Meanwhile, over the last four decades Democrats have shifted their focus and message to more environmental, social and civil rights issues, Broton said. “We continue to talk about social issues, and every time we talk about social issues we keep getting our hand slapped, and last week we got our hand slapped pretty hard,” he added. “People think, ‘Why are we focusing on those issues? Those aren’t the things that affect my family right now.’”
One bright spot for Democrats in the 2016 election: U.S. Rep. Rick Nolan survived a competitive and expensive challenge from Republican Stewart Mills and a Republican wave. Trump beat Clinton in the district, the first time a Republican presidential candidate has won the Iron Range since before the Great Depression. Democrats say Nolan won, at least in part, because he had a convincing message about the economy. He supported mining in his district, he urged the federal government to crack down on illegal dumping of subsidized foreign steel and he pushed for some of the highest tariffs and taxes ever imposed on steel from China and other nations.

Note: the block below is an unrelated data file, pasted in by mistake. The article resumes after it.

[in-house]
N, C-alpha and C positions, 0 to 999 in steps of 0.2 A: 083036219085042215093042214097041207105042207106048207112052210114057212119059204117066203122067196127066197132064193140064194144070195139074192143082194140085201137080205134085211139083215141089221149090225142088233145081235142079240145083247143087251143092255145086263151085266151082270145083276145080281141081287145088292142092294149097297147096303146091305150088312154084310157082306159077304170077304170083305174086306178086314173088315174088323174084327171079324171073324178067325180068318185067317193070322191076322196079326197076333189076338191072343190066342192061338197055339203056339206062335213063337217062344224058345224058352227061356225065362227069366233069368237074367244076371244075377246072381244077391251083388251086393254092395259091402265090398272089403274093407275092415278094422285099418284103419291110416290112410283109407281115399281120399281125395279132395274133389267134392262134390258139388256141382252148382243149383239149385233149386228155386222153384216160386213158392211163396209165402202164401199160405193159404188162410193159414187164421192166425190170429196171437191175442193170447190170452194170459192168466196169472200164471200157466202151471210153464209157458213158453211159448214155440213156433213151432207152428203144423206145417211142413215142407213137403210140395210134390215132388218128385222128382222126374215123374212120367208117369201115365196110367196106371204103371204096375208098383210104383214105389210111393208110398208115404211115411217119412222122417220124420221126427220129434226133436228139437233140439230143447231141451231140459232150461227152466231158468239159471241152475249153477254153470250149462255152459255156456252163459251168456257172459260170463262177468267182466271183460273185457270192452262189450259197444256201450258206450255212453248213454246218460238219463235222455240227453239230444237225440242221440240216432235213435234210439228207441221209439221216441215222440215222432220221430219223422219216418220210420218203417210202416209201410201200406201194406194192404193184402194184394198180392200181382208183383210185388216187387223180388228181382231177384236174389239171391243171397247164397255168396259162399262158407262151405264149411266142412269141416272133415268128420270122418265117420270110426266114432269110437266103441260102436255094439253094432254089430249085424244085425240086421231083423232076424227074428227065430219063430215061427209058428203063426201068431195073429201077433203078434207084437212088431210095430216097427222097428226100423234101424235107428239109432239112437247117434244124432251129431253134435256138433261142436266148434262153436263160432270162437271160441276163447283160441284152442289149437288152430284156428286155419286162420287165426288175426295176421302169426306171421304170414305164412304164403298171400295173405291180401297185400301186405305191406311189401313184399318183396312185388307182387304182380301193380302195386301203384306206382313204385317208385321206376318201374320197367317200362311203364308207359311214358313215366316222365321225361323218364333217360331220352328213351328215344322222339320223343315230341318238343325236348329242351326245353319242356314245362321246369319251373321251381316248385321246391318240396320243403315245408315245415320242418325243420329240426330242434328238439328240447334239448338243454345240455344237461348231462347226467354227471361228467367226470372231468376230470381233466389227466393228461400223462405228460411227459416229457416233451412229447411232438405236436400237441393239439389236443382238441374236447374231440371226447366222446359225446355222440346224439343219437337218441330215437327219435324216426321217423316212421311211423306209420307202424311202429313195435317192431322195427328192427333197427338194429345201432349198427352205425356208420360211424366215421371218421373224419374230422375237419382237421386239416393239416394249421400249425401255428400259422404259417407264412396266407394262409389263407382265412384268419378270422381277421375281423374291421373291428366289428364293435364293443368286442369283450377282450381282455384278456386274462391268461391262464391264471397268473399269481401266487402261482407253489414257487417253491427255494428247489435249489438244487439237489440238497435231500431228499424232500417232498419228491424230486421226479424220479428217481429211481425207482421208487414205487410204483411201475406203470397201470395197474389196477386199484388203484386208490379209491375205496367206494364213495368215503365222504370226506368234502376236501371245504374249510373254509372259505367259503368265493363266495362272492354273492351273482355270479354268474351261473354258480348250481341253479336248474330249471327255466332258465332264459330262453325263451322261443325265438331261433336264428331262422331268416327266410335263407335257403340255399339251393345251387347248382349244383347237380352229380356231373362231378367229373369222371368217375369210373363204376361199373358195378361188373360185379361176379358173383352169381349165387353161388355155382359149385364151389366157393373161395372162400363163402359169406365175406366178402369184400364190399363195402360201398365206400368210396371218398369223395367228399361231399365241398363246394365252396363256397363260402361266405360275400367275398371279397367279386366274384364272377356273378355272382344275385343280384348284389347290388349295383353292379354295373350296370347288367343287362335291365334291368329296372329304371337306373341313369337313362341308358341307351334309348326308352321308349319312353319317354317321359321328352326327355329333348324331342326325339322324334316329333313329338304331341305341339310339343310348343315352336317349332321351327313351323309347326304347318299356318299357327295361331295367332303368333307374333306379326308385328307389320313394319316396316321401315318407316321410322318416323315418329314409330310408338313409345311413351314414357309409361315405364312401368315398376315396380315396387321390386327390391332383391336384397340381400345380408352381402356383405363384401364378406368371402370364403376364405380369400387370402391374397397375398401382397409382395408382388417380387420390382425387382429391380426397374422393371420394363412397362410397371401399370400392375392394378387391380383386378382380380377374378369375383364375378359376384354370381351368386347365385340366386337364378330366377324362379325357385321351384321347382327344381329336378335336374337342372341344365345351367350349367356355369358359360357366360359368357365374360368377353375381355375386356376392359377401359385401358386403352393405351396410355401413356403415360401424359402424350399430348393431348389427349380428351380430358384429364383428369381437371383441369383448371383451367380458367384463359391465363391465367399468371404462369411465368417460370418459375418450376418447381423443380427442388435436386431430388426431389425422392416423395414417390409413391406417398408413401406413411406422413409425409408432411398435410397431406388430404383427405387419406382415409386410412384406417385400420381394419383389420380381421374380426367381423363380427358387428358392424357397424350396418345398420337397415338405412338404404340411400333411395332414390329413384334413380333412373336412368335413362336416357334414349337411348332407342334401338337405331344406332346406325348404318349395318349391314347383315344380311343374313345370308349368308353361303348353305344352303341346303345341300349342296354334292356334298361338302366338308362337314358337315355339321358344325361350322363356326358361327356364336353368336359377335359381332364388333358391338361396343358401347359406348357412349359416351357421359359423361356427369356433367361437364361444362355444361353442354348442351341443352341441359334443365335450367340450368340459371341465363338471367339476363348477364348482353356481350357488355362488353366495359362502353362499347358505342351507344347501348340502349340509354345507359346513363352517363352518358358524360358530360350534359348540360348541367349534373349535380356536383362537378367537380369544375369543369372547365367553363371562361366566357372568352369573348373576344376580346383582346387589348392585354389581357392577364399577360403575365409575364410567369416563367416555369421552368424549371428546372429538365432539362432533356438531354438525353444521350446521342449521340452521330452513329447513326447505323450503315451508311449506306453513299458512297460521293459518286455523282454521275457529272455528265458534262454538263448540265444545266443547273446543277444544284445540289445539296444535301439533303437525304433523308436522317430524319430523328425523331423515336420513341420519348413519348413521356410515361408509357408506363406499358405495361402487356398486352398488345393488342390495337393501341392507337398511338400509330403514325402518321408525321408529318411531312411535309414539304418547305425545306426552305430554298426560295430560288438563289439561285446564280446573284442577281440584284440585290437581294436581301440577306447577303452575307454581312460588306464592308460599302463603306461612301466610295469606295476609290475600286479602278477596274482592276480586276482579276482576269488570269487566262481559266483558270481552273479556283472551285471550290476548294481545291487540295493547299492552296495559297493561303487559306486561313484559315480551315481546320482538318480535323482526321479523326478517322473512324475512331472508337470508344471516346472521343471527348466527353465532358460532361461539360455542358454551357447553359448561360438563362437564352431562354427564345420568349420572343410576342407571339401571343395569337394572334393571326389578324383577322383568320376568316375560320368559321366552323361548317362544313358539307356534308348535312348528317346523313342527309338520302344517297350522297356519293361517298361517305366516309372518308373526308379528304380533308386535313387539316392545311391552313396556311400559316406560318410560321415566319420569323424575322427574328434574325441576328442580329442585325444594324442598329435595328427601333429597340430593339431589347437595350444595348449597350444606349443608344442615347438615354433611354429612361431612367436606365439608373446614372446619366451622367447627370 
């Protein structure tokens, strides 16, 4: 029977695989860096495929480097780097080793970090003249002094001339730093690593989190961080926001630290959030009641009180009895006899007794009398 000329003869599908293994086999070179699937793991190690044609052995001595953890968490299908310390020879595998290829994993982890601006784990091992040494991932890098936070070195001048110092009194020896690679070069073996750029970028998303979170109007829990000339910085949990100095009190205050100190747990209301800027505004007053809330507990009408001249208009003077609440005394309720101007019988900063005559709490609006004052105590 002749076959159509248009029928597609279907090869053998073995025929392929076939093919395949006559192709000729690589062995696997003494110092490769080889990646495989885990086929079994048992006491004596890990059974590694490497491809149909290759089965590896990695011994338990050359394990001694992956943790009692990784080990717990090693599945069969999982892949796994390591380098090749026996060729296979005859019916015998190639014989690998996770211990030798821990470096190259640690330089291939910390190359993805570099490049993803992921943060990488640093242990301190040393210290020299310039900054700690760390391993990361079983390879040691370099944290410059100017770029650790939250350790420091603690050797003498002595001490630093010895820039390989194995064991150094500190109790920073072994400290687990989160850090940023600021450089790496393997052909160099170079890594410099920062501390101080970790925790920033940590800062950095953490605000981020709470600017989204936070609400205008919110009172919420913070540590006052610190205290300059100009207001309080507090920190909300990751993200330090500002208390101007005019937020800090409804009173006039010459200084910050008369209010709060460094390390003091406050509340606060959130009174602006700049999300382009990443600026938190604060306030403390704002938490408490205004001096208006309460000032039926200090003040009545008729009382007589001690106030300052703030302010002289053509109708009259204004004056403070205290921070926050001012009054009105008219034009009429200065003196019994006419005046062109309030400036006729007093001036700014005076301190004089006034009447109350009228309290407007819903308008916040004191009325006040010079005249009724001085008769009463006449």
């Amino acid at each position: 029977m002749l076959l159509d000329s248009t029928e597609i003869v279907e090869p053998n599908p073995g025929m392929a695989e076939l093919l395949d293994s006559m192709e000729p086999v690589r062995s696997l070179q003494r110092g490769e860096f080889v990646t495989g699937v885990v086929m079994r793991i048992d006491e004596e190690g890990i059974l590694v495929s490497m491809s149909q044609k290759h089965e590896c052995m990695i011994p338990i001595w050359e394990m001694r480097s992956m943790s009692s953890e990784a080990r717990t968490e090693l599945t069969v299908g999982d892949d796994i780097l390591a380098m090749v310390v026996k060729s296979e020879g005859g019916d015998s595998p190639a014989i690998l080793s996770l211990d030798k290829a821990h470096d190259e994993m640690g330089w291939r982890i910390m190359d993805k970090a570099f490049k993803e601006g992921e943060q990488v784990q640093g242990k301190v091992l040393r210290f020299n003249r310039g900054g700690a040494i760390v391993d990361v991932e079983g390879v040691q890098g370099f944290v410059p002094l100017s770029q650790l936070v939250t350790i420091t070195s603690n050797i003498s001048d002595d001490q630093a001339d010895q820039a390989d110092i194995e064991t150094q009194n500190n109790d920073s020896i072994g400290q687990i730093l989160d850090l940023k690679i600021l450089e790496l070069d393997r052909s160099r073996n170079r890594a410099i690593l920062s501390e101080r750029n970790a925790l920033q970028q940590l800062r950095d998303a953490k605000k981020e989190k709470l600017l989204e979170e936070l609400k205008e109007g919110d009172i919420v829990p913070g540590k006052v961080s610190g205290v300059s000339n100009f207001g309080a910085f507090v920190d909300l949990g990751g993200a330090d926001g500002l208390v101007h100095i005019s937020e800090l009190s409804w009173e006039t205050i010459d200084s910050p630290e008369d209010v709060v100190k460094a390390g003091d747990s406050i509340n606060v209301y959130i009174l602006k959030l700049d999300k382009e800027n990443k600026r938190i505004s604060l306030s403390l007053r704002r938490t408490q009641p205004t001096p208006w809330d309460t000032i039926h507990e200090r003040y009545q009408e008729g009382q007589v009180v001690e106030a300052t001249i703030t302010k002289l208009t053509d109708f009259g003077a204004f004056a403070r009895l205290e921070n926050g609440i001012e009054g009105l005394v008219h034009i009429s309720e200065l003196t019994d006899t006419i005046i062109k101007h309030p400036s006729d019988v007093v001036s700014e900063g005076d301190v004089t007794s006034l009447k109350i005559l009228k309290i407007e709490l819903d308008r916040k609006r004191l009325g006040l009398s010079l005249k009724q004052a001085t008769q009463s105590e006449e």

The 2017 legislative session, which convenes in January, will provide an opportunity for Minnesota Democrats to re-define where they stand on economic issues, especially in a year where lawmakers must craft a budget.
“Minnesota is a prairie populist state from way back,” said Ryan Winkler, a former DFL representative who knocked on doors for Democrats this summer and fall. “People expect to have a shot at working for a living and having a decent life. The economy is denying them that, and the politicians, primarily at the national level, have proven to do nothing about it. Economic populism is the only path for the Democrats back the majority.”
A fresh look at candidate recruitment
In hindsight, the 2016 election was also about rewarding outsider candidates like Trump. At the top of the Democratic ticket, Clinton represented the establishment, and all the way down the ballot in Minnesota, there were Democratic candidates who could easily be cast in that mold too.